By Jordan W. Charness; photo courtesy

It was a Sunday: one of those cold, dreary and dark winter days without even a hint of sunshine. It was the type of day that can wipe the smile off your face and rob you of the good mood you normally have on the weekend.

Peter woke up at 7 am, even though he had intended to sleep in. Once he was up, his wife Mary told him that today was the day he could finally attack all those household chores that had been waiting for him for months.

He had a choice of repairing the leaky faucet, cleaning the carpets, painting the guest room, and other chores. About the only good thing about this list of chores was that it would necessitate a trip to the hardware store, always a good place for a guy like Peter to kill a couple of hours looking at the latest tools and gadgets, some of which he could even buy and probably never use.

Peter hopped into his car and headed off to the store. Being a Sunday, traffic was light, but the roads were not cleaned from the previous day’s light snowfall. As he took his normal route to the store, he came upon a sign that said “Detour: Road Closed.” It was just a little sign on a post stuck in the middle of the road, without any barrier really stopping you from going through. Peter looked down the road and it seemed perfectly clear to him.

Peter decided that the road could not have been closed for construction because he really did not see anybody working on the road. Of course, being a Sunday it was not likely that road crews would be out in a non-emergency situation. Peter did see some wooden barriers about halfway down the road, but was pretty sure that he could squeeze by them. Besides, they did not seem to be protecting anything. The whole road looked smooth and lightly snow-covered, just like every other road he had driven on that morning.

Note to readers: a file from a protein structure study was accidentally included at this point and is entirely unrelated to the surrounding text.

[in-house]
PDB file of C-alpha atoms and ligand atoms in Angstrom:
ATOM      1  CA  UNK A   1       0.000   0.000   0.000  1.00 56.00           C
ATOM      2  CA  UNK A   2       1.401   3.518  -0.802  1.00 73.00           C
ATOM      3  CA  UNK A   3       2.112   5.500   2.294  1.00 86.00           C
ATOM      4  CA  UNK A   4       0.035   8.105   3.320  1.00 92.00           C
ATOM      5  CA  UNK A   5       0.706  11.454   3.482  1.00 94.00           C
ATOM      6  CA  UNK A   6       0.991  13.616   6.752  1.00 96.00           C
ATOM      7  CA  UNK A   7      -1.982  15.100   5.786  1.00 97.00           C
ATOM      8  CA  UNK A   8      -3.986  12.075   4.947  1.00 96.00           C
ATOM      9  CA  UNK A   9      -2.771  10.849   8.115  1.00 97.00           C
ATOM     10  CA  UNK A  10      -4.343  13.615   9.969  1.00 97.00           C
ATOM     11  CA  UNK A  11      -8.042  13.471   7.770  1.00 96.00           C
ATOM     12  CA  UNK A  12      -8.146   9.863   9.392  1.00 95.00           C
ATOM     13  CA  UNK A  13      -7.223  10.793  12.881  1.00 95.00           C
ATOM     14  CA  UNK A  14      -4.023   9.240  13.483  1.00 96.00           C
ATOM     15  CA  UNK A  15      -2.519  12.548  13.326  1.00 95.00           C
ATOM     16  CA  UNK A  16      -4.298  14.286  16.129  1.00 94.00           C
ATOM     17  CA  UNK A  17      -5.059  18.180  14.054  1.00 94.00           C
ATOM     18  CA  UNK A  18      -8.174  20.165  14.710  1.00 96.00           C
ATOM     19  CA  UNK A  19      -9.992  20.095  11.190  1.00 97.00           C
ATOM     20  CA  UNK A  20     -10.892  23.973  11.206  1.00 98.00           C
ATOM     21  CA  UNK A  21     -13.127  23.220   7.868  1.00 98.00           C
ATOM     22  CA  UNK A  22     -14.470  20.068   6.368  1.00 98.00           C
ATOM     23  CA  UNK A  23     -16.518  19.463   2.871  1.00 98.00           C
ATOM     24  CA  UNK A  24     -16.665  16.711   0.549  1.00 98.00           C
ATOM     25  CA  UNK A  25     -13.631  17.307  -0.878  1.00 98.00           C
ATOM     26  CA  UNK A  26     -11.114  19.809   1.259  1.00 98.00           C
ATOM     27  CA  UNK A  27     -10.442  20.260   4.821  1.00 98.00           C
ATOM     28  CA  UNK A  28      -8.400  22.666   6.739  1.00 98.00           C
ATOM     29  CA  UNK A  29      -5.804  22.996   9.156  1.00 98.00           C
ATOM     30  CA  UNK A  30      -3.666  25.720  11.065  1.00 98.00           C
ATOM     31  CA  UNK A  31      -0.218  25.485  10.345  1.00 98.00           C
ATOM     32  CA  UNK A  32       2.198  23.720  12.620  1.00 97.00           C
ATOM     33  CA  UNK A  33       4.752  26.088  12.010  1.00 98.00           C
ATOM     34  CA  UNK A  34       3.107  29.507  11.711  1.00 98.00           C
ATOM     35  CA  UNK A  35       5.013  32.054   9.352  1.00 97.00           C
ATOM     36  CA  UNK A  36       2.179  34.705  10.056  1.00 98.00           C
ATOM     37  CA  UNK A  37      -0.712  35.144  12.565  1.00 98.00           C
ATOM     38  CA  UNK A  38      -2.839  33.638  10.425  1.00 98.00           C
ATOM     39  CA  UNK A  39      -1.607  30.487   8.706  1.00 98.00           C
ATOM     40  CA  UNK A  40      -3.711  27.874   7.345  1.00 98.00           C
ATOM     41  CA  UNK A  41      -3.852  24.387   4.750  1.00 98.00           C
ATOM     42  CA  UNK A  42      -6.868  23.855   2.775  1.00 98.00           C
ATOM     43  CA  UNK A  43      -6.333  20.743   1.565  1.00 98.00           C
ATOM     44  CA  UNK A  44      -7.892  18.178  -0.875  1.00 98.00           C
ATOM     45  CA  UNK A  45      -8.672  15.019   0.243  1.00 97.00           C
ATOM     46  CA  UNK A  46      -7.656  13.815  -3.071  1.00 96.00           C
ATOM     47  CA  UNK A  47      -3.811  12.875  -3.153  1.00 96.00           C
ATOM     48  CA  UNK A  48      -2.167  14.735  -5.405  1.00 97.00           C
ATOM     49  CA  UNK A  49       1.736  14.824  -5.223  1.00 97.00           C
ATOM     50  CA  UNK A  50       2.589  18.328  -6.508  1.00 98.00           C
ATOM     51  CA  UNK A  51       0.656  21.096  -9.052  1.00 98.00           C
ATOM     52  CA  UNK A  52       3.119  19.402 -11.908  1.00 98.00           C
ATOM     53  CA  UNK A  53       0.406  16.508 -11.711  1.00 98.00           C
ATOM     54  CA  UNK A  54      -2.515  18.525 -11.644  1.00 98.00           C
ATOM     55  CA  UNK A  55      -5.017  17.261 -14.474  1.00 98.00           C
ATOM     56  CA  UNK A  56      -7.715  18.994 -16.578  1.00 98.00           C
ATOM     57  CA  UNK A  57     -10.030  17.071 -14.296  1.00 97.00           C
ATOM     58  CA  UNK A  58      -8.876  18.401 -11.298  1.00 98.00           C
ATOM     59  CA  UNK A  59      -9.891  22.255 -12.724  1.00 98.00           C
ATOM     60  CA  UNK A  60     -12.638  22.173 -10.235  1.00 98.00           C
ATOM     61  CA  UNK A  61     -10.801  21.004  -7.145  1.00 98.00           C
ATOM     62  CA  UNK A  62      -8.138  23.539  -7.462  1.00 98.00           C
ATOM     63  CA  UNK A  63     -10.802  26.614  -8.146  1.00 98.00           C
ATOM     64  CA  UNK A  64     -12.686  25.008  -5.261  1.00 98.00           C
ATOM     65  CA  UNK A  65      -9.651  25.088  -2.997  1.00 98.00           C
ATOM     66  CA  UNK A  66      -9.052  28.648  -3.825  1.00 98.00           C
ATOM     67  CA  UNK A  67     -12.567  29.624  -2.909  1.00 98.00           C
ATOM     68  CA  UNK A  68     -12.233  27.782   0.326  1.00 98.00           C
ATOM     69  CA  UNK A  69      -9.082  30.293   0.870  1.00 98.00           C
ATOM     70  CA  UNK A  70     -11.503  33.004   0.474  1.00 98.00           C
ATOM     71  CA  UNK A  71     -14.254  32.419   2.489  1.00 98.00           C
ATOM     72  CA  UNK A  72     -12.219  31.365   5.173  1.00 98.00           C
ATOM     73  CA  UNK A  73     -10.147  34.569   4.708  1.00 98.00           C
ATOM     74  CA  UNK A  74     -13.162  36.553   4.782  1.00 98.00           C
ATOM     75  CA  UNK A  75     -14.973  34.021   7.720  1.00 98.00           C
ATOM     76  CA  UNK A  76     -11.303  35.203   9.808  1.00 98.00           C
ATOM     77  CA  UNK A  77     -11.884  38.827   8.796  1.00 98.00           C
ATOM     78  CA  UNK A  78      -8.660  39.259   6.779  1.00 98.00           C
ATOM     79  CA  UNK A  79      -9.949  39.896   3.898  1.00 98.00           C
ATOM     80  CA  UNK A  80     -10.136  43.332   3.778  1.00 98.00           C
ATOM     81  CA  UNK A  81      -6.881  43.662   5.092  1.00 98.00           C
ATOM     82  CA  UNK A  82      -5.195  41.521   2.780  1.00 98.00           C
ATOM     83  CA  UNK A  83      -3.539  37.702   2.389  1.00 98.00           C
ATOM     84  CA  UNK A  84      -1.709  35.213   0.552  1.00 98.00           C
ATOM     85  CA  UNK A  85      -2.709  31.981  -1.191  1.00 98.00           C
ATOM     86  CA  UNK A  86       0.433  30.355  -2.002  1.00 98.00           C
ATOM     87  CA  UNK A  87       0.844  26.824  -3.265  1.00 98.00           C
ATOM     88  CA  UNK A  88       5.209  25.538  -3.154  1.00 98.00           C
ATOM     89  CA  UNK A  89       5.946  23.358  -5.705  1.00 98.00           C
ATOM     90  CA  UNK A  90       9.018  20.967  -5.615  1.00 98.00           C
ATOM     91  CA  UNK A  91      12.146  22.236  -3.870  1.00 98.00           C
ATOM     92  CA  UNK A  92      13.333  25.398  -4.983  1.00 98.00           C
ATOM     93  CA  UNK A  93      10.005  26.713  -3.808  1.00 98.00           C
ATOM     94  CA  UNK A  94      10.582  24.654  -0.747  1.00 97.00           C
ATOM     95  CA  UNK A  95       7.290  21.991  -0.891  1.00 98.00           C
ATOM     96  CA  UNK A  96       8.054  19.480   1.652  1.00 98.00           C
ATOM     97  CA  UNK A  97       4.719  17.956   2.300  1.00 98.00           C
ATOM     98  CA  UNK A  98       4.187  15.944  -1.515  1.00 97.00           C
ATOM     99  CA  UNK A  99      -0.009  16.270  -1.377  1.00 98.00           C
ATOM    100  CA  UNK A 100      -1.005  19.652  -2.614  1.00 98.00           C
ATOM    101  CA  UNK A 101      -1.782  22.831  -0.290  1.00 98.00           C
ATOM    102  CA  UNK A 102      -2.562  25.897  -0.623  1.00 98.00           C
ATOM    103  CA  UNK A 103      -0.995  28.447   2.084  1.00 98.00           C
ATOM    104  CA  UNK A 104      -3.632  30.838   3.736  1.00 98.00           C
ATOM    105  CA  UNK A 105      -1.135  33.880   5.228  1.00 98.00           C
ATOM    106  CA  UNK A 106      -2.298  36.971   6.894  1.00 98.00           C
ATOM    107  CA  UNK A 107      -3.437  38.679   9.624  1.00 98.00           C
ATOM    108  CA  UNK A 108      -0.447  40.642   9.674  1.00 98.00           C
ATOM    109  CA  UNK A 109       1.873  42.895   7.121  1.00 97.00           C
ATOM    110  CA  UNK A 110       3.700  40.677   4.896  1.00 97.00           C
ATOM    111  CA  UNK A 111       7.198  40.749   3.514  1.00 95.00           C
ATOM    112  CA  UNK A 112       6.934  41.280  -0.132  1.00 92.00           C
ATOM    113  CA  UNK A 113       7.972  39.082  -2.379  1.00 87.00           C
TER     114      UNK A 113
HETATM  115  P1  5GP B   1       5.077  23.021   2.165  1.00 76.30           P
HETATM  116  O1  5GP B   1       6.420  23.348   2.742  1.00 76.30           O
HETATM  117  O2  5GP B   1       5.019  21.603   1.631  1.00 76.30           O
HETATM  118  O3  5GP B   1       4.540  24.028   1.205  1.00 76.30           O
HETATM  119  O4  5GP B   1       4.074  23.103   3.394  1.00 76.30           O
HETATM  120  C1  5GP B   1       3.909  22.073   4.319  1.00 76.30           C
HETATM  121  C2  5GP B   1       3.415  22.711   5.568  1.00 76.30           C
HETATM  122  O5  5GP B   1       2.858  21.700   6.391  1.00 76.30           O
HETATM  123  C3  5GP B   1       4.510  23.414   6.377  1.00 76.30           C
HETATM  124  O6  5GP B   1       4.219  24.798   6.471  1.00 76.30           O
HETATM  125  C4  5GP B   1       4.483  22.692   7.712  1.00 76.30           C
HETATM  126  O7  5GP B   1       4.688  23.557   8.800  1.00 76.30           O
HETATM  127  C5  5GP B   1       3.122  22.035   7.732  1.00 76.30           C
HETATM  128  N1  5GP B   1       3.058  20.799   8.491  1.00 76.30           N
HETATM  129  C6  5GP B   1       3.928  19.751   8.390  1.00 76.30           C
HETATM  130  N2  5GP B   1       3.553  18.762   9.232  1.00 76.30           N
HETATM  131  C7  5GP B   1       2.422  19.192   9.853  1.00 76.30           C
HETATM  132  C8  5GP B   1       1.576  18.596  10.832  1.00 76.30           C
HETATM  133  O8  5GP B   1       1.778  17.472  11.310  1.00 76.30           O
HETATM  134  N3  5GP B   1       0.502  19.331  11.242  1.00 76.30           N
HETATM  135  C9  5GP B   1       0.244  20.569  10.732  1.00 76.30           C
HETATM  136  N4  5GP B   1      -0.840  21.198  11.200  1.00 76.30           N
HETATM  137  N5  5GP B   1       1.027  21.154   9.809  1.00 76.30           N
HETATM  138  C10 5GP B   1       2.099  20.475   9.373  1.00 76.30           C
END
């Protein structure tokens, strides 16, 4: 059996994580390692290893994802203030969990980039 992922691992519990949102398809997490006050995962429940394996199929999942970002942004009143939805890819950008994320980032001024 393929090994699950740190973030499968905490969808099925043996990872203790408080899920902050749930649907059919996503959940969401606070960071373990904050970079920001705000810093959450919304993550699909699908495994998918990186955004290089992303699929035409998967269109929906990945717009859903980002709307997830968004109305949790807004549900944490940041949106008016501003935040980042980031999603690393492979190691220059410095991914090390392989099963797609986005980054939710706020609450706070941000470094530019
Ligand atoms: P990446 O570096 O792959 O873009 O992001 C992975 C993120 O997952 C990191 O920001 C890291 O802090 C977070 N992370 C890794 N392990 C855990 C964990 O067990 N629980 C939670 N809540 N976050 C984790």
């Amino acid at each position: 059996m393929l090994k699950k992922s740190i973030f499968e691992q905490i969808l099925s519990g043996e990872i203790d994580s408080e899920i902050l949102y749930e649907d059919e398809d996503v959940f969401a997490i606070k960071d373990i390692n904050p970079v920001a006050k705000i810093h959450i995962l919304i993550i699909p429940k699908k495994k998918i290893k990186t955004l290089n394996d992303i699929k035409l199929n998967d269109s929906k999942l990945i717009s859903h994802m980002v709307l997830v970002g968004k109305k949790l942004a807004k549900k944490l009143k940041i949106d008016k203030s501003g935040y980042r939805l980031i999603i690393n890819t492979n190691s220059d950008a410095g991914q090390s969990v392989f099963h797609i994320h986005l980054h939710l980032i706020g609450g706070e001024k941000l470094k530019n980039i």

Peter put the car in gear and zipped down the road. As he came to the wooden barriers, he slowed down and manoeuvred the car around them. Just as he passed the barrier, his car fell into the hole where the road crews had been working. The hole was only about 8 inches deep, but it was long and wide and filled with gravel and other loose bits of construction material, including some sharp bits of metal that immediately punctured all four tires.

Peter’s car came to an immediate stop as all the air whooshed out of his tires. Since there was no way that he was going to be able to get out of the mess by himself, he had to call a tow truck. And, as it was a Sunday, and there was no real emergency, it took the tow truck about an hour to get to him.

Along with the tow truck came a police car and a police officer who wanted to know why Peter had ventured down a road that was marked closed. Peter’s excuse that, “it looked okay to him,” did not overly impress the officer. He was given a ticket for failing to obey a sign. It could’ve been worse.

In all provinces there are rules against driving into a construction zone that is marked closed. If there are construction workers working there at the time, the penalties could be much more severe. As it was, Peter only had to pay for a minor ticket and, of course, the cost of four new tires and a tow.

The only bright side for Peter was that he had a legitimate excuse for not doing all those household chores. On the other hand, there’s always next Sunday.

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